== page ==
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    .eu Landrush a "Fiasco" | Log in/Create an Account | Top | 8 comments | Search Discussion
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    Parsons Posts Followup
    by michael (froomkin@lawUNSPAM.tm) on Tuesday April 11 2006, @04:24PM (#16681)
    User #4 Info | http://www.discourse.net/
    The .EU Landrush fiasco. New facts emerge. It's worse than we thought! [bobparsons.com]
    [ Reply to This | Parent ]
    ICANN Registrars Discover the Registry Shill Scam
    by Anonymous on Wednesday April 12 2006, @03:39PM (#16685)
    ICANN Registrars Discover the Registry Shill Scam

    People familiar with auctions may from time to time wonder, "what happens if the auction house plants people to bid up items ?". They are called shills.

    ICANN Registrars are starting to discover a population more sleezy and more ruthless than themselves. Yes, that is hard to imagine.

    Enter the new .EU Registry with Phantom Registrars who buy names, mark them up, and then re-sell them to suckers fronted by ICANN Registrars. It is 100% profit because if a name does not sell, it is turned back to the Registry which runs the Phantom Registrar ring.

    This phenom is not new, Network Solutions insiders used to pop up with key names when they heard a company was headed for the .COM and .NET zones.
    The insiders had an advantage because they could
    watch the whois and DNS queries and tie those to
    an ISP who was the Registrar. When the ISP would
    submit the application, the names would show up
    as registered with a date one day before the new
    request. The non-profit geeks at Network Solutions
    mostly did this to prevent for-profit companies
    from moving in on their non-profit NSF-funded
    scam. Things changed.
    [ Reply to This | Parent ]
    Just Wait for Ambler's Enom .WEB Name Scam
    by Anonymous on Wednesday April 12 2006, @04:09PM (#16687)
    Just Wait for Ambler's Enom .WEB Name Scam

    A. Register your .WEB name with an ICANN Registrar (cough) Reseller claiming to be a Registrar.

    B. Wait to hear your name is "taken", but available.

    C. Receive your Referral to an ICANN-approved domain name attorney from the firm of Berryhill, Fausett and Palage.

    D. Pay for domain name counseling and attorney fees to breath life into your domain name.

    E. Like magic, the name becomes available, $2000
    later. [It may have never really been registered, the names in the Registry can be faked.]
    [ Reply to This | Parent ]
    John Kane, vice president of business development
    by Anonymous on Wednesday April 12 2006, @04:22PM (#16688)
    Registrar Sans Web Site?

    Mr. Parsons pointed to more than 50 entities on the registrar list that seem to be taken out by Bellevue, Washington-based domain-name seller eNom, many of them with the very same P.O. Box and no web site listed.

    And 402 of the registrars in New York, many of which were listed at the same five physical addresses, also did not provide web sites in their contact information, noted Mr. Parsons.

    “We all make our business on the Internet,” he said. “You need to have a web site.”

    But eNom insisted it was playing by the rules. “Every new [name space] will have a land rush, and I’m sorry Bob feels the rules weren’t slanted toward him,” said John Kane, vice president of business development at eNom.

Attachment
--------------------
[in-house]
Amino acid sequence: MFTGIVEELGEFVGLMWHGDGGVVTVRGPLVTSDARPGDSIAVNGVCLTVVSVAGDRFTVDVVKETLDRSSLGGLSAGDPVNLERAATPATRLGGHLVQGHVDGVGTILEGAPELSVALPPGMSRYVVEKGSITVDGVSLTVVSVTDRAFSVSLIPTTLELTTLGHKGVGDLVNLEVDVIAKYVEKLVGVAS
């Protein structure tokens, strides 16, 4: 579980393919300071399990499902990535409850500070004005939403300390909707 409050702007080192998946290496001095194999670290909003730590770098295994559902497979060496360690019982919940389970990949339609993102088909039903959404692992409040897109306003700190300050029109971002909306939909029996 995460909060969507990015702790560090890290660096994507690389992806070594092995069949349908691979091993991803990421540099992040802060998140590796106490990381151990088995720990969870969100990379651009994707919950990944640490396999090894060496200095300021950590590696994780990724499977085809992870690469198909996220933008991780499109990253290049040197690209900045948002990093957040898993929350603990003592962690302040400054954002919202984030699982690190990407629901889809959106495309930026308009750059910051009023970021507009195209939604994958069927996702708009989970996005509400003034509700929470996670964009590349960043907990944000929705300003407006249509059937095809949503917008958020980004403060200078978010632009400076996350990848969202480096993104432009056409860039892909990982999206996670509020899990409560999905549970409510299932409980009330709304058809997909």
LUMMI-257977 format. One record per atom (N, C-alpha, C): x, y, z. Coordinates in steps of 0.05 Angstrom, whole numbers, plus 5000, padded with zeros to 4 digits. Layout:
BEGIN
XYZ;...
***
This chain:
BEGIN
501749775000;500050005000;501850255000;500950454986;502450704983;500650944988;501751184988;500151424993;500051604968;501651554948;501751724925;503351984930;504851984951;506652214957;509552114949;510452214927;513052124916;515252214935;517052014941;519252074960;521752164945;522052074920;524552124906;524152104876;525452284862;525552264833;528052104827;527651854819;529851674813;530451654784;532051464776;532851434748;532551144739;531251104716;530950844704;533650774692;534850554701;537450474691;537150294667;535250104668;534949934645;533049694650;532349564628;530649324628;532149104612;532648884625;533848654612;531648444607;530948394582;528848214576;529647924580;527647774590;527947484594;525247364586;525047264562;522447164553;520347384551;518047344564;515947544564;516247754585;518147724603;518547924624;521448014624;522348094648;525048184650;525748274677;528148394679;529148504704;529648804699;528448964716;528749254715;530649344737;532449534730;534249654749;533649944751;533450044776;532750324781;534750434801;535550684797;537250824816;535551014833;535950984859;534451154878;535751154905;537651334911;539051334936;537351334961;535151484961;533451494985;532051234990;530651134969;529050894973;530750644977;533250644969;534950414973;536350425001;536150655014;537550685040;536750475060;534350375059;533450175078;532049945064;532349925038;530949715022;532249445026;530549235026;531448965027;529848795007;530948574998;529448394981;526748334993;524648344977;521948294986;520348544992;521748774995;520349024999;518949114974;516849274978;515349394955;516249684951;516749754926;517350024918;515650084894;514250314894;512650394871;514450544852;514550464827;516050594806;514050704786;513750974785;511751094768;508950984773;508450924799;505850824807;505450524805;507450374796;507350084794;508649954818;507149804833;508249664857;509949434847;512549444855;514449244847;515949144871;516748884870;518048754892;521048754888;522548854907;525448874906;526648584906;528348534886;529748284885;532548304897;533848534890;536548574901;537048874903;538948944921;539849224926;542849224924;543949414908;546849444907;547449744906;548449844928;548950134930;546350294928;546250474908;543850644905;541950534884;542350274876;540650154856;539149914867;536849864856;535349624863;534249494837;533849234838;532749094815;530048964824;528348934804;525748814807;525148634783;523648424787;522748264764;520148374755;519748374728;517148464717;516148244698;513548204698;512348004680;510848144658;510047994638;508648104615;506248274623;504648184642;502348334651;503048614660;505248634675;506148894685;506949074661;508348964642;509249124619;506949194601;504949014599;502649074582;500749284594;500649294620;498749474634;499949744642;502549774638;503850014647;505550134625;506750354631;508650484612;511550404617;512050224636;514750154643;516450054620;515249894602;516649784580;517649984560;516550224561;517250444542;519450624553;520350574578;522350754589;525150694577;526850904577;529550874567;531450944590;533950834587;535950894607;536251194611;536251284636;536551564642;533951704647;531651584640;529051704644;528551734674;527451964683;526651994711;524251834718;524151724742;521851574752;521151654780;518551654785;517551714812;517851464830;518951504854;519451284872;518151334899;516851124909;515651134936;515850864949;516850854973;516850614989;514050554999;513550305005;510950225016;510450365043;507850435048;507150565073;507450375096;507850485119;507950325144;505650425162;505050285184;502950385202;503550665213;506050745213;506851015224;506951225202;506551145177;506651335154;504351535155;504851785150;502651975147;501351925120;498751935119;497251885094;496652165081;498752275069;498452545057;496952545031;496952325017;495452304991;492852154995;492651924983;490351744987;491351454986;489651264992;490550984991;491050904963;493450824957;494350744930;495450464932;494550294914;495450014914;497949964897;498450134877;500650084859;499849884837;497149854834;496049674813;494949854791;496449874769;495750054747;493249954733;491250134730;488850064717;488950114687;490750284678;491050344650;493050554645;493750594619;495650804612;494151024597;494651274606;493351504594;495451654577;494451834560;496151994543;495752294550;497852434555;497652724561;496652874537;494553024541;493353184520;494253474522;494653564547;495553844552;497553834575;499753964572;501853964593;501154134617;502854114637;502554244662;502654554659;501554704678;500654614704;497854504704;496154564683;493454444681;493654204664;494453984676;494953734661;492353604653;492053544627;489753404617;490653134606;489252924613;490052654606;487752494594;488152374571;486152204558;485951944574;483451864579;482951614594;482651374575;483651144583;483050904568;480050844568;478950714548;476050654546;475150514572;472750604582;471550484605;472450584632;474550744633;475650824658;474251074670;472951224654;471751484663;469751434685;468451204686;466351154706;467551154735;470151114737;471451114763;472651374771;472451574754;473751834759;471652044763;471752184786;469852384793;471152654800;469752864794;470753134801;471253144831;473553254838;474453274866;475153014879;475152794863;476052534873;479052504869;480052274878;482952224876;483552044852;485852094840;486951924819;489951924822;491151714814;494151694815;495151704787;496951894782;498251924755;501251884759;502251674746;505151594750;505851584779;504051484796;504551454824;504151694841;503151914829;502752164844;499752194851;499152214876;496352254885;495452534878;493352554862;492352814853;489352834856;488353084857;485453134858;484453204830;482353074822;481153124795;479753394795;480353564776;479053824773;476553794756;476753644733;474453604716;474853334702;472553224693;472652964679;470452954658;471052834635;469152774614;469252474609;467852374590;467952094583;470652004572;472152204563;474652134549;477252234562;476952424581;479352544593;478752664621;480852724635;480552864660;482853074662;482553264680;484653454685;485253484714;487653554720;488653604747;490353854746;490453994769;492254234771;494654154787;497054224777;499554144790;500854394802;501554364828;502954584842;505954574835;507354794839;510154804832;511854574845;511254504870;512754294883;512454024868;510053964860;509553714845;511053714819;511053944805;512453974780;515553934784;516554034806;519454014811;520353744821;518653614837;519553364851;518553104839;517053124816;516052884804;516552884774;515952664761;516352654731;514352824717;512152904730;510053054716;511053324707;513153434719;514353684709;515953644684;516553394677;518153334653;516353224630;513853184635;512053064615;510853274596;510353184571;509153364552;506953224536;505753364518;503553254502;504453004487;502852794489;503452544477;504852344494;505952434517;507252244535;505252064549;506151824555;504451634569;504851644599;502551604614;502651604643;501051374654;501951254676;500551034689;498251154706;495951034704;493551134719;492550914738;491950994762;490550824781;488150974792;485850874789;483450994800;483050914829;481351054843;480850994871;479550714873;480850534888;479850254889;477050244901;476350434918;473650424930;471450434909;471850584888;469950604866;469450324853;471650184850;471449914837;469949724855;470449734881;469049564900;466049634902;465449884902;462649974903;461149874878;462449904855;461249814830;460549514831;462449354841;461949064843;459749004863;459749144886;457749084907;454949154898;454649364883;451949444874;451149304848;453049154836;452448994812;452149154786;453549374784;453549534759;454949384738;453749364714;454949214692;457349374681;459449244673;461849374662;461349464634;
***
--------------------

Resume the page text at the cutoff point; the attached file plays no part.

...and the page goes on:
Mr. Kane said the large numbers of registrars with eNom addresses were due to two factors: eNom offering a more expensive price point for customers seeking higher-demand domains, as well as the company’s service of running the process in its own name for other ICANN-accredited registrars. He said the total number of eNom registrars was less than 50, but did not disclose the exact number.
    [ Reply to This | Parent ]
    Eurid were warned in advance
    by Richard_Henderson on Sunday April 16 2006, @11:07PM (#16695)
    User #3269 Info | http://www.atlarge.org/
    I flagged up this problem at the ICANN meeting back in 2004 (see the last 3 lines of my article and the main article itself here: http://www.icann.org/meetings/capetown/icann-domai nnames-workshop-doc1-01dec04.htm ).

    I also received this assurance from Eurid in July 2005:

    "The accredited register must forward to EURid only those applications he received after accreditation, and he must do so on a first-come-first-served basis. Auctioning with the domain name is definitely not allowed. Not complying with the regulation and as well as the agreement is a breach of contract.

    On a similar note, we don't allow reselling.

    The end consumer should at at any time know who is responsible for what and who would be the accredited registrar. This should be made clear at all times and should be explicitly mentioned in the agreement with the end consumer."

    If any of these shell registrars were set up for Pool or eNom or similar 'parent' company and accredited at the last moment, it is worth noting that the majority of applications would have been received *before* accreditation (because Pool for example was inviting applications months ago).

    I also note that "auctioning is not allowed" and I note that Pool is using an "auction" model. What is Eurid's position on this?

    Finally, I don't see how the end consumer can know in advance which "shell registrar" will be their "registrar" if they apply through a 'parent' registrar. Therefore, Eurid's statement that the end consumer should know who the registrar is seems problematical.

    Yours,

    Richard Henderson
    [ Reply to This | Parent ]
    • Pain relief by Anonymous Sunday May 28 2006, @02:16AM
    • Pain by Anonymous Sunday May 28 2006, @02:16AM


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